Legal

Wells Fargo Settles With Ecuadorian Bank Over 2015 Cyber Heist Case

Ecuador’s Banco del Austro and Wells Fargo have reached an out-of-court settlement over a 2015 cyber heist, and that suit could have an impact on a planned suit by Bangladesh’s central bank.

According to Reuters, Banco del Austro’s suit against Wells Fargo was quietly settled in February, less than a month before a trial date was set.

While neither could be reached for comment, Banco was seeking to hold Wells responsible for authorizing the fraudulent transfer of $12 million from its account in 2015.

This news could have a real impact on a potential suit stemming from a hack on Bangladesh Bank’s systems in early 2016, which tricked the Federal Reserve Bank of New York into sending as much as $81 million to accounts at Rizal Commercial Banking Corp (RCBC) in the Philippines.

The accounts were held in fake names, and most of the money disappeared into casinos in Manila. While some of the money has been recovered, around $66 million is still missing. As a result, Bangladesh Bank has threatened to sue RCBC.

“This is a tricky issue. We can’t reveal our strategy. But yes, we are reviewing each and every case, including the Ecuador one,” Bangladesh Bank’s deputy governor Abu Hena Mohd. Razee Hassan said in a recent interview.

Bangladesh has yet to take any legal action, but the suit by Banco against Wells Fargo was seen as a test for the options available to Bangladesh — with a settlement signaling that Wells compensated Banco in some way.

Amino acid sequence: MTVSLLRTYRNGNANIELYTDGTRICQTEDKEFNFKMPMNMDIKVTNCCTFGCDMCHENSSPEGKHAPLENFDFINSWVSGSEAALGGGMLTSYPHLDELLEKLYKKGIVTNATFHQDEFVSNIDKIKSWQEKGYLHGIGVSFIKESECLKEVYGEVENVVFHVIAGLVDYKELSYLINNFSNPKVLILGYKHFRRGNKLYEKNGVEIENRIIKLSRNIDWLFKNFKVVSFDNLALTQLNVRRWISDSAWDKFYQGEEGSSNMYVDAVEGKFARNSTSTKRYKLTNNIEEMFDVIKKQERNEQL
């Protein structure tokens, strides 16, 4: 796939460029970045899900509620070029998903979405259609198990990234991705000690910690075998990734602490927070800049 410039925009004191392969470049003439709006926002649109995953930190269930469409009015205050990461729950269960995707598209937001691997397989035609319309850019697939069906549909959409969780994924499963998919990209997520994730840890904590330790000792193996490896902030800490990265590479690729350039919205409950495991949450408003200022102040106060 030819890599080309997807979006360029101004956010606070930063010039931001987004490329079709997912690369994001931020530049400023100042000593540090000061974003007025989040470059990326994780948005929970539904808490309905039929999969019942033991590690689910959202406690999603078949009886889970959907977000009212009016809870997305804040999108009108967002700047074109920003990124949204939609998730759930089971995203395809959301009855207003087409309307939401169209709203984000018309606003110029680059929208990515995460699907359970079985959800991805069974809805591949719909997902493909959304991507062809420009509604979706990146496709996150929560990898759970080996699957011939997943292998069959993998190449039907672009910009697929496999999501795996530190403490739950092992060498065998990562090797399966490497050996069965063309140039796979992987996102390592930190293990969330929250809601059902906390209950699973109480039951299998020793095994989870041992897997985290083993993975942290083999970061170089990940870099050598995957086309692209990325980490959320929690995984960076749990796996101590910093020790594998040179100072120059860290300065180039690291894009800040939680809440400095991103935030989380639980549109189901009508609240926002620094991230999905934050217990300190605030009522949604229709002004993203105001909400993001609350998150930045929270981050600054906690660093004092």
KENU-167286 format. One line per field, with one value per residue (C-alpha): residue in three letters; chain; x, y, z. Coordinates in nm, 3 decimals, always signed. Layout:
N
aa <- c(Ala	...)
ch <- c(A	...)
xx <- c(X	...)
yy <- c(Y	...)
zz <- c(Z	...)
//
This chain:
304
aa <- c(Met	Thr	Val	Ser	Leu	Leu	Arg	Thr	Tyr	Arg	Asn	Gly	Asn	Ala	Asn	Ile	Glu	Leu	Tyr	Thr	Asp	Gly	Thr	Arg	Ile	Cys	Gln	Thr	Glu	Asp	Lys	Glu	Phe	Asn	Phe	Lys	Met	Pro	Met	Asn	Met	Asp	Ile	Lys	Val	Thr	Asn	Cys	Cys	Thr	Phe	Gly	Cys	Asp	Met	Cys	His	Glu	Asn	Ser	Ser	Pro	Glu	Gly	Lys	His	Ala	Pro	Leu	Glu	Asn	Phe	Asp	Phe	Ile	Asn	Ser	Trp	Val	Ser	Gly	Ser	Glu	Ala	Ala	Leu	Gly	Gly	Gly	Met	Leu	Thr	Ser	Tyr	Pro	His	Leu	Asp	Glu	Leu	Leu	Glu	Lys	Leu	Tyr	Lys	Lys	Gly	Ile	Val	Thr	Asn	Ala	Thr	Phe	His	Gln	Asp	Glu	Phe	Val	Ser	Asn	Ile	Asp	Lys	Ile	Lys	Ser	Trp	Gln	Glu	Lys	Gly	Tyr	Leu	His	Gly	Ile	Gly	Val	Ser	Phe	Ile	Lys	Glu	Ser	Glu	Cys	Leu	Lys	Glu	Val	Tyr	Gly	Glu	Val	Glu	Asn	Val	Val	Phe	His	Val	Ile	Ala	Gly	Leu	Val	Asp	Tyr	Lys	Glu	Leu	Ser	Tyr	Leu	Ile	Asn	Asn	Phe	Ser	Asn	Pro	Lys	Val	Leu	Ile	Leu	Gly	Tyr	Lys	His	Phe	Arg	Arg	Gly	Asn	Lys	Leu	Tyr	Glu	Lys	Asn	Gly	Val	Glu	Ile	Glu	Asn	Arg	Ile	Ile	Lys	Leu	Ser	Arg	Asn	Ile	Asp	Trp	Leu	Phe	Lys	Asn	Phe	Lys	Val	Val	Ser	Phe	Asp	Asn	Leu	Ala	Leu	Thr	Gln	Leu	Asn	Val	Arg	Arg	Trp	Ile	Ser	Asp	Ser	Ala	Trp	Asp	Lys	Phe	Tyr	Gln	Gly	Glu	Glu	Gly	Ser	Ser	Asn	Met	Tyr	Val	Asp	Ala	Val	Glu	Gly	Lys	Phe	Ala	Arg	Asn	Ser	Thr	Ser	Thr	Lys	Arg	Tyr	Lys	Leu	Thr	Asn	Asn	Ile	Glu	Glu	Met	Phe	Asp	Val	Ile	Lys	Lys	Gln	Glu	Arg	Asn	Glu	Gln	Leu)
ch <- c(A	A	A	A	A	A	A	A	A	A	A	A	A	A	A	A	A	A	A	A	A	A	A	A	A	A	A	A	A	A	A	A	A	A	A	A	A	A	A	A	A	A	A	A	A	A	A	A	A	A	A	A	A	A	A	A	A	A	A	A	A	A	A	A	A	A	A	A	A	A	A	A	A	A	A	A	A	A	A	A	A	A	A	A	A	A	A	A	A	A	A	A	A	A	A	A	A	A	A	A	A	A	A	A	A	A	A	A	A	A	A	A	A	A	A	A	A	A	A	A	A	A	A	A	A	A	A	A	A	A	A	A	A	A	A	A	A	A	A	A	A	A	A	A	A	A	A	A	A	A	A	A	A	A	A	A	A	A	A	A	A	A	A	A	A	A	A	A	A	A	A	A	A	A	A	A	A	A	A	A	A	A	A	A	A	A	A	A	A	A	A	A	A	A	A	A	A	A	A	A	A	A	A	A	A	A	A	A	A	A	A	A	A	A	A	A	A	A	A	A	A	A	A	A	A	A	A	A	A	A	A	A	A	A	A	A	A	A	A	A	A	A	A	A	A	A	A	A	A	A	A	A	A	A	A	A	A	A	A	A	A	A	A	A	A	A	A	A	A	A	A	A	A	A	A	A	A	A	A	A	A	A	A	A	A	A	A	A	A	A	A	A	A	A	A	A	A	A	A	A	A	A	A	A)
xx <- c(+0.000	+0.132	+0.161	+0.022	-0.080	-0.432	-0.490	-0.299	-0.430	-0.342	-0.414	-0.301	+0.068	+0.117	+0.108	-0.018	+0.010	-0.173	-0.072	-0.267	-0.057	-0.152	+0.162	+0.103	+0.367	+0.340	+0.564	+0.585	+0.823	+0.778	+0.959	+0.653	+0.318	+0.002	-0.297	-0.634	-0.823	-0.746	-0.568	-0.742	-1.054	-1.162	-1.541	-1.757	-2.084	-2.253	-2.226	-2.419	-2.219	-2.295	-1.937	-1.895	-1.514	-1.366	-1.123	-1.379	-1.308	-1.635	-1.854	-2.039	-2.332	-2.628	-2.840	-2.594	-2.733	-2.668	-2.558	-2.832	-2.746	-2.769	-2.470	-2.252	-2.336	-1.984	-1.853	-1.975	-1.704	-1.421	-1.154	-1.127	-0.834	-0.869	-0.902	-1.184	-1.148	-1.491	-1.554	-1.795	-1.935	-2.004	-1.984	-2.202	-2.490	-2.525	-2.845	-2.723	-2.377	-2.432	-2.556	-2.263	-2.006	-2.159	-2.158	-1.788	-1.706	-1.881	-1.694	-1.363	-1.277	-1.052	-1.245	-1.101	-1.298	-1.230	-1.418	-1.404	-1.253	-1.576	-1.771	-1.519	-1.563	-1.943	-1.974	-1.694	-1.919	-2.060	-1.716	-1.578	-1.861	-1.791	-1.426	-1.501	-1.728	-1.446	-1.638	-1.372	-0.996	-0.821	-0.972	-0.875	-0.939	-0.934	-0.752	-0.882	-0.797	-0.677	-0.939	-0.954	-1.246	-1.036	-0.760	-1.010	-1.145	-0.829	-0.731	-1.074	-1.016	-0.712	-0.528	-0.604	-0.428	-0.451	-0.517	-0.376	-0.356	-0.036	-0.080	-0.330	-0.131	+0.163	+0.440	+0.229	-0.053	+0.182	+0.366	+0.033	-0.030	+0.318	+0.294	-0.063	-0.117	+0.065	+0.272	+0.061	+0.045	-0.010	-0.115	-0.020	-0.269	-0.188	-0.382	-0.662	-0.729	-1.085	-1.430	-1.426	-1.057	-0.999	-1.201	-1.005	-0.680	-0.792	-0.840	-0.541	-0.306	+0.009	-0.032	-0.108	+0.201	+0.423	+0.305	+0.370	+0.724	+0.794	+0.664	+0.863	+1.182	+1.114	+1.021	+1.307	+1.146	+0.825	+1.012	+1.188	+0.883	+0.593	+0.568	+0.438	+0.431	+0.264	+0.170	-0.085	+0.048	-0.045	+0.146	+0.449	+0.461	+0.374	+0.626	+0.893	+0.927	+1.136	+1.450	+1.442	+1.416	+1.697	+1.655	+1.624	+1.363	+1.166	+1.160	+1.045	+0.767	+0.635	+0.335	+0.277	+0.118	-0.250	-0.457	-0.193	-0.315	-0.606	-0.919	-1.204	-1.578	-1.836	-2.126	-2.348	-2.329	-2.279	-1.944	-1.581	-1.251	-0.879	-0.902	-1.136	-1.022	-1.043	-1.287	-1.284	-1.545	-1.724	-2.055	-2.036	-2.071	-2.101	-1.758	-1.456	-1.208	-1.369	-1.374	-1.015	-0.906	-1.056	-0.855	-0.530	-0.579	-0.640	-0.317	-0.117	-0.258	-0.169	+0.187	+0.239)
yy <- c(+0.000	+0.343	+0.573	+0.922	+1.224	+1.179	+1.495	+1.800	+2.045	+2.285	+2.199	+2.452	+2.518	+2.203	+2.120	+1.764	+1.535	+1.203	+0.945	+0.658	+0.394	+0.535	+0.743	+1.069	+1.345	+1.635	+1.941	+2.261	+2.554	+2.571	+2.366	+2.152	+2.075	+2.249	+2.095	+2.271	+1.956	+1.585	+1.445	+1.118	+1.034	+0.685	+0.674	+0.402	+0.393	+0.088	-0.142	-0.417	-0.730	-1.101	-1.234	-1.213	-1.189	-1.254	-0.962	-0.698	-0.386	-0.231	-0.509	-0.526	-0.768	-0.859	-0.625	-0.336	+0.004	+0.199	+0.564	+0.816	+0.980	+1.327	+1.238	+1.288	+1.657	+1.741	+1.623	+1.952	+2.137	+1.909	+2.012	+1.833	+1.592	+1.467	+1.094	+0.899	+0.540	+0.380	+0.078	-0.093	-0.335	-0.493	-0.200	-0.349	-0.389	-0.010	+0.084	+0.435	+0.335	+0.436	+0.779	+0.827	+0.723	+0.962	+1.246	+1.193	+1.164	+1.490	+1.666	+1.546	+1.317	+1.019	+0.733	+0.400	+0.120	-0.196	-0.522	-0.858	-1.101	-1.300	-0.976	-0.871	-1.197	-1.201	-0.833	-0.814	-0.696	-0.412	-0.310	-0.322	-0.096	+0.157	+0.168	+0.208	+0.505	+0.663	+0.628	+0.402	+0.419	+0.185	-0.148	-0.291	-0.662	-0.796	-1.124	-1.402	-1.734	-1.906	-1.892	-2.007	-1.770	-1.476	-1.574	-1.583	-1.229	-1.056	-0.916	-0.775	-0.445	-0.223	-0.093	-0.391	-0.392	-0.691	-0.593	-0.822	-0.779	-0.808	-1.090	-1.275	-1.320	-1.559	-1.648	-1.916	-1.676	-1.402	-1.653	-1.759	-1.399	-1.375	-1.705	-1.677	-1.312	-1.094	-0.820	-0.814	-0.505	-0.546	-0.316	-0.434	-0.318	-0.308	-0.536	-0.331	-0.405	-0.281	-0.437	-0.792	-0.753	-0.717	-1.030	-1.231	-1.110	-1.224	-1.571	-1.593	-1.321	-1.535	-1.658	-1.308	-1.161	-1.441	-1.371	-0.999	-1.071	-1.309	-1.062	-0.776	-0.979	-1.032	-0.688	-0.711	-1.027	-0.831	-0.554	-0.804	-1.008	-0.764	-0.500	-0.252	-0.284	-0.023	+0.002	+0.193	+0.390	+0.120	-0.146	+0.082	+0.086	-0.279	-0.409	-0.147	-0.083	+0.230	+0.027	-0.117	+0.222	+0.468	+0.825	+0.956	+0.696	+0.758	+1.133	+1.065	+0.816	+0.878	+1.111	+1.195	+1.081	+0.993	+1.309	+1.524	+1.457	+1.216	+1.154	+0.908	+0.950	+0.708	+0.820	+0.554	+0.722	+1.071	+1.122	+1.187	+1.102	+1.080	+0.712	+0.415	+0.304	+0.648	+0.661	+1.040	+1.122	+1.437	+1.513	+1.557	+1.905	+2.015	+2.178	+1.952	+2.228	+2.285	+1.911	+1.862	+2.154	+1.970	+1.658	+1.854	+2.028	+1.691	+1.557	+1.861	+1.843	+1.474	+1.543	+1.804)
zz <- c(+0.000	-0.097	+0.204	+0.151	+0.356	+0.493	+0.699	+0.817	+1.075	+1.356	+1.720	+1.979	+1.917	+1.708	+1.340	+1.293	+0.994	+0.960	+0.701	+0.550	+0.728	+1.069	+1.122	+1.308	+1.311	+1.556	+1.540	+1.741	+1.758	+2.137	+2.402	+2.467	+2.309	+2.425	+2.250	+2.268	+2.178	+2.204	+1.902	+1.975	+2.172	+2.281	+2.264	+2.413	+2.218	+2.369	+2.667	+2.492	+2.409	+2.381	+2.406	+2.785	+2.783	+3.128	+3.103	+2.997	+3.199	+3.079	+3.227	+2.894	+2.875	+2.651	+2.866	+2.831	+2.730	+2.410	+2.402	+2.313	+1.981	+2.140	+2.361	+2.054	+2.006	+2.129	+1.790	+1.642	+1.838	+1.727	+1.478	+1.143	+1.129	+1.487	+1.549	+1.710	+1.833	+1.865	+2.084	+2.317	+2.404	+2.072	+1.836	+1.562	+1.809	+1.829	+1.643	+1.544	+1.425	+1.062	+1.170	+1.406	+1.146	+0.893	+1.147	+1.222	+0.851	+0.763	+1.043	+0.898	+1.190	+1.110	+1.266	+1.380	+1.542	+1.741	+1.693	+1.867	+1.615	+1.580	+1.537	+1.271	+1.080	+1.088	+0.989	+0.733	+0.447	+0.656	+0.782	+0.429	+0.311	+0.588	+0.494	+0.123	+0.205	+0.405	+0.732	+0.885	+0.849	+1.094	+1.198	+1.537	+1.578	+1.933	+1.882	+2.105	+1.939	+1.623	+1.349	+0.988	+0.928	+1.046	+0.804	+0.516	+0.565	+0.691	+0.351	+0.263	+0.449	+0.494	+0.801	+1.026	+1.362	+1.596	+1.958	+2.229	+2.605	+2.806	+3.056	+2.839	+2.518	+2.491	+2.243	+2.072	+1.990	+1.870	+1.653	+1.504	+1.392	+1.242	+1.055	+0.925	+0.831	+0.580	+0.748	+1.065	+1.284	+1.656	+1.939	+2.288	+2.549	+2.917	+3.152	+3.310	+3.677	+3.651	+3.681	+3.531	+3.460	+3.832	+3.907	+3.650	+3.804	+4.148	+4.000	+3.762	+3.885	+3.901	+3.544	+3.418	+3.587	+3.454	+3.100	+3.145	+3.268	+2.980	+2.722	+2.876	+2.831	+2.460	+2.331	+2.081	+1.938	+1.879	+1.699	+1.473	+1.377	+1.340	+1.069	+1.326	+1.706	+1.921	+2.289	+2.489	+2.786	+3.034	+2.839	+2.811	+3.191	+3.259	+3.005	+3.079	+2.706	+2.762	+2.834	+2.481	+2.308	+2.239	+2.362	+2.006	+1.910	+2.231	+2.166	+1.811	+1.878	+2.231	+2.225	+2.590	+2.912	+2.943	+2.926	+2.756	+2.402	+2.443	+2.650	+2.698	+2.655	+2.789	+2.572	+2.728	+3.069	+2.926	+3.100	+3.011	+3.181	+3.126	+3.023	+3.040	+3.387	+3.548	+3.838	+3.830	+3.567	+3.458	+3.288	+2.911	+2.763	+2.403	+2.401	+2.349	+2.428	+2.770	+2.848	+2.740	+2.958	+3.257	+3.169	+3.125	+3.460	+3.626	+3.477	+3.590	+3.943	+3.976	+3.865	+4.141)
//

Still, experts say that it might be hard to prove that RCBC had a contractual obligation to freeze the stolen funds.

“There are an awful lot of reasons for people to settle, (and) there are all sorts of laws that may or may not apply,” said Peter Jaffe, a senior associate at the Washington branch of law firm Freshfields Bruckhaus Deringer LLP.

For its part, RCBC is ready to defend itself against a lawsuit, saying it has received advice from lawyers in the United States.

“There is no act attributable to RCBC which caused the loss or the theft from Bangladesh Bank,” it said in a statement. “We reiterate that RCBC was merely a beneficiary bank, meaning, the payment instructions which are alleged to have been the result of hacking were not executed by it.”

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